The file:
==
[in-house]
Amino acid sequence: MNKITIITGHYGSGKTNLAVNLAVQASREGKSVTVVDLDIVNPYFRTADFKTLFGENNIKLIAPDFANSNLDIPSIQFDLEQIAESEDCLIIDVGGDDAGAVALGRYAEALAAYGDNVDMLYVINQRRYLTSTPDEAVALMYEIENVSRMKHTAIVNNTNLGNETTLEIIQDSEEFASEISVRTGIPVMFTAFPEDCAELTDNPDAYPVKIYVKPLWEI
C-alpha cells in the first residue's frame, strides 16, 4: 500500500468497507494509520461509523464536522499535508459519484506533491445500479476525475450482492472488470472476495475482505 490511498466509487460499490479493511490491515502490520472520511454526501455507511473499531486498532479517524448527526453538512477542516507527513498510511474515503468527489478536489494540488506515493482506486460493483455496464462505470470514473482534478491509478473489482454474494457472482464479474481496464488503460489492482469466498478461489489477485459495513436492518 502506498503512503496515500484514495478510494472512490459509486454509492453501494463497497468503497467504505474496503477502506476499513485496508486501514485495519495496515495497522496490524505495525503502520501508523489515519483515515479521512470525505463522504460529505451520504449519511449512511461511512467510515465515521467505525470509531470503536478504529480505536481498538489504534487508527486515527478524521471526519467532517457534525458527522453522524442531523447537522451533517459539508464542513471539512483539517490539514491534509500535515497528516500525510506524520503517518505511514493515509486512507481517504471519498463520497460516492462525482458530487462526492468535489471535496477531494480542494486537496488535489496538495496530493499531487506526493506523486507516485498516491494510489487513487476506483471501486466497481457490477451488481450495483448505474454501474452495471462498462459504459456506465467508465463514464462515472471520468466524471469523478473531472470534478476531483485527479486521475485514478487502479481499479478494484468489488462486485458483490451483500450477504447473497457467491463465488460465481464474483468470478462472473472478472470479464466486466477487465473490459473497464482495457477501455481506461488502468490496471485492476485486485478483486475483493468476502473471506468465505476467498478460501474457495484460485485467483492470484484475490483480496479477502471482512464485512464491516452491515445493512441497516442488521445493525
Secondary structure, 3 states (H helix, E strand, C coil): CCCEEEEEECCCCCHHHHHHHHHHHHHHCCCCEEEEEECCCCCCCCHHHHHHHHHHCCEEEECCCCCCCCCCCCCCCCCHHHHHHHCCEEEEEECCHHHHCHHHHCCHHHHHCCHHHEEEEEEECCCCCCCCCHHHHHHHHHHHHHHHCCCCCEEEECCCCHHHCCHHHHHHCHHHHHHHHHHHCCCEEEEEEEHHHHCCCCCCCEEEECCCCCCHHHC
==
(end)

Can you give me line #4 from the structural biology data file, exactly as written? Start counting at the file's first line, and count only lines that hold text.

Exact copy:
Secondary structure, 3 states (H helix, E strand, C coil): CCCEEEEEECCCCCHHHHHHHHHHHHHHCCCCEEEEEECCCCCCCCHHHHHHHHHHCCEEEECCCCCCCCCCCCCCCCCHHHHHHHCCEEEEEECCHHHHCHHHHCCHHHHHCCHHHEEEEEEECCCCCCCCCHHHHHHHHHHHHHHHCCCCCEEEECCCCHHHCCHHHHHHCHHHHHHHHHHHCCCEEEEEEEHHHHCCCCCCCEEEECCCCCCHHHC